• Revelation 11

    by Published on 06-29-2015 02:52 AM     Number of Views: 476 
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    2. Revelation 11

    This is really cool...

    The Two Witnesses are first mentioned in Rev. 11 in the 2nd woe and are killed before the 3rd woe starts in Rev. 11. Rev. 7 to 11 are the major points of the Tribulation. To mention the Two Witnesses are killed in the 6th Trumpet and the 6th Trumpet is 13 months means the Two Witnesses start preaching 1260 days before the end of the 6th Trumpet. So 13 months of the 6th Trumpet + 5 months of the 5th Trumpet is 18 months. They preach for 42 months. So 42 - 18 = 24 months. 24 months prior takes us to 42 - 24 = 18 months after the Tribulation starts. 18 months after the Tribulation starts is after Passover 2023. But Rev. 11 doesn't say when the Two Witnesses die in the 6th Trumpet only that they do die during that time. They could die as early as the start of the 6th Trumpet so let's do the math. 42 - 5 for the 5th = 38. 42 - 38 = 5 months. The Two Witnesses could start preaching as early as 5 months after the Tribulation starts. The Passover in 2023 is about 7 months after the Tribulation starts Feast of Trumpets Sept. 26, 2022 so that works perfectly when the Two Witnesses start preaching judgment at Passover when the 3rd Temple newly constructed is dedicated. Their preaching takes them to Feast of Trumpets 3 1/2 years later. Another coincidence? I think not.

    April 1, Nisan 10, first day of the 4 day inspection of the lamb before Nisan 15, April 6, Passover 2023 + 1260 days = Sept. 12, 2026 Feast of Trumpets.
    by Published on 10-07-2010 07:51 PM     Number of Views: 3813 
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    2. Revelation 11

    Rev. 11.1-2 “TEMPLE . . . ALTAR”

    11.1 What is meant by “measure”? (cf. Num. 35.2,5; Ez. 45.1-3; 42.15,20; 48.8,12,15) Measure means protection or a setting apart for God.

    “A reed like unto a rod”—What is its significance? Revelation 21.15-17 mentions only a measuring with a reed, without specifying any using of the reed as a rod. This is due to the simple fact that at the time of the new heaven and new earth, sin, Satan, Antichrist, and the false prophet have all been cast into the lake of fire; all is therefore peaceful. The measuring in Revelation 11.1, however, implies a sense of judgment (cf. Prov. 10.13; Ps. 89.32). Whatever is measured is holy and thus protected by God; but what is left unmeasured is dangerous and worldly.

    “The temple of God”—Is this temple in heaven or on earth? It is the temple in heaven, for two reasons: (1) it is the only temple emphasized in this book (11.19, 16.17); and (2) the future temple on earth will be desecrated by idols: how, then, can God protect it as though it were holy?

    “Altar”—This is not the brazen altar, since the latter stands in the court and is left unmeasured. But the altar mentioned here is measured, and hence must be in the temple itself. Only the altar of incense is in the temple. This is further confirmed by the phrase “them that worship therein” at the end of the verse.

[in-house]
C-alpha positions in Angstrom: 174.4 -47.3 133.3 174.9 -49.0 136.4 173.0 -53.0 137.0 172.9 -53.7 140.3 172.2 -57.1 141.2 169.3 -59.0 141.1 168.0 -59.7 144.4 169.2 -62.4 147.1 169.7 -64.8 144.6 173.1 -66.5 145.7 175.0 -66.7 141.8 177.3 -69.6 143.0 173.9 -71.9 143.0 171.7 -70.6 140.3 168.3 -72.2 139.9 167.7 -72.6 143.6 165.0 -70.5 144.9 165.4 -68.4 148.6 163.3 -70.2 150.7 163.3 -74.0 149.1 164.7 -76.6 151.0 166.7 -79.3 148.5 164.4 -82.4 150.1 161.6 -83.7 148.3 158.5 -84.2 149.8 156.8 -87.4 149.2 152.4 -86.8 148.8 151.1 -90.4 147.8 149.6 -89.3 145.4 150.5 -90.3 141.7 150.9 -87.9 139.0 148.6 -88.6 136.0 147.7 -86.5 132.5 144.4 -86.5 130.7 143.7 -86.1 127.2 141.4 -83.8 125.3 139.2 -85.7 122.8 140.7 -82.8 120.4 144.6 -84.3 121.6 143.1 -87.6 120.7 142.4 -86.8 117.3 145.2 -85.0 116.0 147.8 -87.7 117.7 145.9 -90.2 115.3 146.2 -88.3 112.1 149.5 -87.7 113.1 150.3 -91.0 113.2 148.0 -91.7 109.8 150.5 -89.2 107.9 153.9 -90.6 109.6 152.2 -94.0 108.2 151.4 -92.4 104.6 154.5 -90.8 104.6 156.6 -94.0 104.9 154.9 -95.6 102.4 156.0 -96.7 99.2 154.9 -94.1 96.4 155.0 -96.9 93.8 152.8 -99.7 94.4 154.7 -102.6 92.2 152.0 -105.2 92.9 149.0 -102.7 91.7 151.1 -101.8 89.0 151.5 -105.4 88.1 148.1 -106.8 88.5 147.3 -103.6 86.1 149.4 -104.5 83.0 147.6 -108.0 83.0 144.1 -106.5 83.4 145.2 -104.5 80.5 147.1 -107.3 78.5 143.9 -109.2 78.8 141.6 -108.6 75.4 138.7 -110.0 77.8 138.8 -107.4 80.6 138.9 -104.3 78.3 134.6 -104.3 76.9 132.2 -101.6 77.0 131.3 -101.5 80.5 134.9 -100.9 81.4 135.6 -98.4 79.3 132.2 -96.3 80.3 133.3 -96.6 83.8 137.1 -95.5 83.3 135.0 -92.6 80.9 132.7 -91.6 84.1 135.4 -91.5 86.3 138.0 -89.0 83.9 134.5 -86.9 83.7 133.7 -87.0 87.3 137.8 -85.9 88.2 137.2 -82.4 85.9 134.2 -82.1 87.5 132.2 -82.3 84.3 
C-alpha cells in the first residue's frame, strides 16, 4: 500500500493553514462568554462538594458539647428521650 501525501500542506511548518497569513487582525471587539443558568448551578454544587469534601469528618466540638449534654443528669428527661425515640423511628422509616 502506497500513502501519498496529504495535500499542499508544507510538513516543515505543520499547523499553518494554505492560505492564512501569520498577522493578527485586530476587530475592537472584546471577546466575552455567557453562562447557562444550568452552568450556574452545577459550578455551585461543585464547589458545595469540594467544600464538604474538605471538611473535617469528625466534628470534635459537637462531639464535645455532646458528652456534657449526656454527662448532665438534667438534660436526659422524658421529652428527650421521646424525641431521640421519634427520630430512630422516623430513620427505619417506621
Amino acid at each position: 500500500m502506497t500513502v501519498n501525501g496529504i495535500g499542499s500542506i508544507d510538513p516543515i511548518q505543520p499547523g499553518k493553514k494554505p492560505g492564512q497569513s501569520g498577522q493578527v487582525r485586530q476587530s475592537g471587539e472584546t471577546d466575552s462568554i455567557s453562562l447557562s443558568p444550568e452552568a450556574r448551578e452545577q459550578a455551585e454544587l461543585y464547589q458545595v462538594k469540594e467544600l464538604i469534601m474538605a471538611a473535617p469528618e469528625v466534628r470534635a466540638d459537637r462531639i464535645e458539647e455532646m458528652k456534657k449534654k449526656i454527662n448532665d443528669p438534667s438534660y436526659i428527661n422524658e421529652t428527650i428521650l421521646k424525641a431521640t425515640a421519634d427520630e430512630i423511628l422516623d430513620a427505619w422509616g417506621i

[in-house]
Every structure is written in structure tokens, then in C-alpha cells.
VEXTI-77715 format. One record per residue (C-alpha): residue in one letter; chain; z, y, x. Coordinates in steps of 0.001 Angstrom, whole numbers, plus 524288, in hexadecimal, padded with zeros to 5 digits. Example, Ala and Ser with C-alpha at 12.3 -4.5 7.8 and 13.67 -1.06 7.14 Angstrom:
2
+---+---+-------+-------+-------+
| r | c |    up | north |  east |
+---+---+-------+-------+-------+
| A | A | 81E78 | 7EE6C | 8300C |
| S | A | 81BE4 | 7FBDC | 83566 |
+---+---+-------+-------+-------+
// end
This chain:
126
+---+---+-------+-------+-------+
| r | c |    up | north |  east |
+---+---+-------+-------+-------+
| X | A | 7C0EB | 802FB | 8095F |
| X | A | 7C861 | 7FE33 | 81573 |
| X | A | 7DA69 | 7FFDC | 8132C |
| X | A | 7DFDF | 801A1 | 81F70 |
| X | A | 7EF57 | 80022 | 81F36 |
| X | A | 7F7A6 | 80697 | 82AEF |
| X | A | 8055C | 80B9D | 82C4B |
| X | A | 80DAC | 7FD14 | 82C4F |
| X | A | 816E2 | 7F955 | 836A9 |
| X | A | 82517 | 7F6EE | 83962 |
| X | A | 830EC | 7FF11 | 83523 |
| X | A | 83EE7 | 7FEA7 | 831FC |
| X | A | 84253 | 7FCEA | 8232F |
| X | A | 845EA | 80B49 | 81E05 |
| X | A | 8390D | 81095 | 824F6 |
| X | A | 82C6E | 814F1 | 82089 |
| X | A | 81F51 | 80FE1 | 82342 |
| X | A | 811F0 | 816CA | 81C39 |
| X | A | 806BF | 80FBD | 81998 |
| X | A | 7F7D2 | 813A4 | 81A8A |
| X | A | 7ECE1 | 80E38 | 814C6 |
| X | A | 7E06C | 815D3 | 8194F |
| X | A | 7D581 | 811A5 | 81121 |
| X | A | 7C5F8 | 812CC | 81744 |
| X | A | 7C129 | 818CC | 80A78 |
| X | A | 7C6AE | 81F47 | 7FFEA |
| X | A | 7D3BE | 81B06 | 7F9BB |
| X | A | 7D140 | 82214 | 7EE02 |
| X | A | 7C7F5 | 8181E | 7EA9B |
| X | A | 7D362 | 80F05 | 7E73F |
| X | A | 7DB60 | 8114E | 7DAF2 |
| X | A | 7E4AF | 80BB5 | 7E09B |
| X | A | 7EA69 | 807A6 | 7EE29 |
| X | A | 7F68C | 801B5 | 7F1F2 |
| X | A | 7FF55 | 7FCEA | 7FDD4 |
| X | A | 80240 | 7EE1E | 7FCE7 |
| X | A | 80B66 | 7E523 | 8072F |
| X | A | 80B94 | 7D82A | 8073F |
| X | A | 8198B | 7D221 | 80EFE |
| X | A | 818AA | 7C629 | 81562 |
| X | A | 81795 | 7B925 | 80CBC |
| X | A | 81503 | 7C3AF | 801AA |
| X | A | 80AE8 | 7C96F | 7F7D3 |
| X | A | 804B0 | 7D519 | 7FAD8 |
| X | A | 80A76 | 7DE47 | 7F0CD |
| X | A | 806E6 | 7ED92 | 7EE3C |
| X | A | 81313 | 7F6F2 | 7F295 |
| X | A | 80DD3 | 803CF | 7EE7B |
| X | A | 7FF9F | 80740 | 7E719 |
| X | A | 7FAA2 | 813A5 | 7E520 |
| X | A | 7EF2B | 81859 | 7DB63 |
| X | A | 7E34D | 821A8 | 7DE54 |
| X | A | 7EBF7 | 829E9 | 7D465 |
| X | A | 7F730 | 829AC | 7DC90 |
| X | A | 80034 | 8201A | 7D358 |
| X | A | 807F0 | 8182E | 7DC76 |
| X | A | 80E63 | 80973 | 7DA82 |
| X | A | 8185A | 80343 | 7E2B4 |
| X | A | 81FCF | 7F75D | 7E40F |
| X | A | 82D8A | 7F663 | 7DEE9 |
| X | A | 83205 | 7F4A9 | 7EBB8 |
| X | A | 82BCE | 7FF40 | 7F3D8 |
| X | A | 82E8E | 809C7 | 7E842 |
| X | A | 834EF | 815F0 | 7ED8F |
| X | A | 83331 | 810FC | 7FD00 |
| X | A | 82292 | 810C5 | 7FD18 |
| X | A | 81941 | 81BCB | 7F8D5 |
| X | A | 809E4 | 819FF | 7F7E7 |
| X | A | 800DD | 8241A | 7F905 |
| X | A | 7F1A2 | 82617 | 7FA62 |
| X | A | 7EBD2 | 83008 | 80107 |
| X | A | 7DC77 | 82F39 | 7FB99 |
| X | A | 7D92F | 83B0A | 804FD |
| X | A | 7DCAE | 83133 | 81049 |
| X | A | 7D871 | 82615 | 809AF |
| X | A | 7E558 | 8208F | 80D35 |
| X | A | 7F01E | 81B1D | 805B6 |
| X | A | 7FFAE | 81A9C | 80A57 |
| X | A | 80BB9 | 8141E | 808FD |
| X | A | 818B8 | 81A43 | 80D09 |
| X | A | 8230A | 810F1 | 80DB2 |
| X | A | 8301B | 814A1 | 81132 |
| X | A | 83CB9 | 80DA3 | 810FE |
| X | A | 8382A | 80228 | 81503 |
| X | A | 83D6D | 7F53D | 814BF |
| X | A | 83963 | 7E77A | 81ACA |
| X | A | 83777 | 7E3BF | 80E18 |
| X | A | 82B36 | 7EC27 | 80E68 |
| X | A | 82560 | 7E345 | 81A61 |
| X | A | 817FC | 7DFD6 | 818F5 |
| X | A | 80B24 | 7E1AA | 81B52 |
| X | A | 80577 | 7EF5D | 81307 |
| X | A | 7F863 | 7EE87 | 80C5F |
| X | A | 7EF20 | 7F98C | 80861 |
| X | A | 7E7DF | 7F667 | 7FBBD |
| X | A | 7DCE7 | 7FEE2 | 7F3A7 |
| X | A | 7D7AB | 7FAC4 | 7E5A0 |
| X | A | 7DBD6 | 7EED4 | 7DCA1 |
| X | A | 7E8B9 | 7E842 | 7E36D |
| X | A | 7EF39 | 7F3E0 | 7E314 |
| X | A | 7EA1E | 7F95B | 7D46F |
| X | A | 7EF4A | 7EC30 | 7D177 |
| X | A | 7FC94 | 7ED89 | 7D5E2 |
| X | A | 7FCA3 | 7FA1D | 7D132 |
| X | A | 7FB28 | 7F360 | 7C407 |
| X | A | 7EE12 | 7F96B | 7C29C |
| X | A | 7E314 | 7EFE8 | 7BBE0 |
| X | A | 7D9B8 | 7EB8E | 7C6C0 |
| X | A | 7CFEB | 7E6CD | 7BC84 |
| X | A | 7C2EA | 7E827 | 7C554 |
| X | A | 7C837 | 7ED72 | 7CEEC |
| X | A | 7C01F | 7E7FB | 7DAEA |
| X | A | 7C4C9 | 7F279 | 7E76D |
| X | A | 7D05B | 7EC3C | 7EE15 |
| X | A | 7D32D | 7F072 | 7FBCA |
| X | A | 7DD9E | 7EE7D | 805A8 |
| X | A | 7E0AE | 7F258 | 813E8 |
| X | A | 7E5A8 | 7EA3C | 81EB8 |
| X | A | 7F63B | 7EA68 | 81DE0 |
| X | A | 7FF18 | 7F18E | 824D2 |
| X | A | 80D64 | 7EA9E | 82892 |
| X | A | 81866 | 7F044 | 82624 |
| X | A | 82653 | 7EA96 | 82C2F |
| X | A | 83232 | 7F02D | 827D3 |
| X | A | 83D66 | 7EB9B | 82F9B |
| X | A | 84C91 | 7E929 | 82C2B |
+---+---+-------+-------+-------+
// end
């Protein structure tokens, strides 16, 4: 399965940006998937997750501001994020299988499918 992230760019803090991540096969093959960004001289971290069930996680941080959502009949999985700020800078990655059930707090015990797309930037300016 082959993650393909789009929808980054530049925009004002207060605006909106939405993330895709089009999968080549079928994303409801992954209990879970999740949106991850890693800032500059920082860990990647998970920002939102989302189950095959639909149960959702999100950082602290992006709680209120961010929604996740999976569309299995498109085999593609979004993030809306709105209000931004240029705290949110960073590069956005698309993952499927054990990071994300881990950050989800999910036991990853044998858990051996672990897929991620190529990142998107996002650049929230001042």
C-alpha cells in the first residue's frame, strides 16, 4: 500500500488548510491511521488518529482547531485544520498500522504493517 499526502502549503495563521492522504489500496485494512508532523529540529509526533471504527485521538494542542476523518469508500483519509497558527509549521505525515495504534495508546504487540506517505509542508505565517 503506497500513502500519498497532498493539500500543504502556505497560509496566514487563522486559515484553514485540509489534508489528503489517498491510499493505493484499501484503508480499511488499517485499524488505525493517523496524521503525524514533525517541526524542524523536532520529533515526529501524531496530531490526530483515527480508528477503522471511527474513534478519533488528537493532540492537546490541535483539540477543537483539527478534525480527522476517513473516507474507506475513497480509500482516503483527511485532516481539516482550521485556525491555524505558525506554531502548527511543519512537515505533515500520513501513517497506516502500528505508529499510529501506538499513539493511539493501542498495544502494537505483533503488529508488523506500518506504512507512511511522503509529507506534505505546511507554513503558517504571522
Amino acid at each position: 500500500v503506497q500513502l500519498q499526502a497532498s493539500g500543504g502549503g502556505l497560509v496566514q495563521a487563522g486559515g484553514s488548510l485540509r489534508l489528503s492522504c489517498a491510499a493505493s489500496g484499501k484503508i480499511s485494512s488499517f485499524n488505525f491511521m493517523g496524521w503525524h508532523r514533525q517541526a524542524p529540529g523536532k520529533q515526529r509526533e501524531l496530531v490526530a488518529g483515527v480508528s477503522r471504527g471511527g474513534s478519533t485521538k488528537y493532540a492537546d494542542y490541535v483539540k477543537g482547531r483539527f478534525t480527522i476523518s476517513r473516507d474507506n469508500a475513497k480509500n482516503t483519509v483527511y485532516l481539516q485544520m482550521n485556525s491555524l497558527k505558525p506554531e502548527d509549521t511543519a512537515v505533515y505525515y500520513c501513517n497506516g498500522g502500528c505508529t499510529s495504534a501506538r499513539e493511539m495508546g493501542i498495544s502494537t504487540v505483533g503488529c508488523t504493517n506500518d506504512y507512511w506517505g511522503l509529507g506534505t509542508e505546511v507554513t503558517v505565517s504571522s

To measure those who worship in the temple is to say that God protects those who are raptured.

    11.2 “The court which is without the temple” has reference to the temple on earth. The temple in heaven is the true temple; the temple on earth is considered here to be the court which is without the temple. Although during the time of the Old Testament kings the altars had been erected on high places to worship God, the task of those few kings who were raised up for the purpose of reformation had always been to try to get rid of these altars at the high places. What men had erected was rejected by God. Only during the transitory period of the calling of the nations to Christ did the Jews who became Christians go also to the temple to worship God (Acts. 2.46, 3.1, 5.20).

    In the Old Testament period there was a central temple, but in New Testament times there is no physical building called a “church”; for under the New Covenant we are to worship God in spirit and in truth (John 4.23,24). Further, we are called to worship God in the heavenly sanctuary (Heb. 10.19-22).

    How does God abolish the earthly temple so as to draw men to worship Him in the heavenly one? The Lord Jesus offered himself as a sacrifice. At His death all the sacrifices were terminated. And seventy years after the birth of Christ the Romans destroyed the temple at Jerusalem. With the result that there is no longer any temple on earth.

    Yet here in the passage before us we find the temple on earth again. This, therefore, is a return to the Old Covenant. “The abomination of desolation” mentioned in Matthew 24.15 has reference to an idol, whereas the phrase “the holy place” is a reference to the temple. During the Great Tribulation an idol will be placed in the sanctuary (2 Thess. 2.2-4; Rev. 13.14).

    “The holy city” is Jerusalem (Matt. 4.5). Those who worship in the temple above are the people described in 7.9-17.

    “Tread under foot” is the same as is spoken of in Luke 21.24. The nations will have domination for 42 months over the holy city.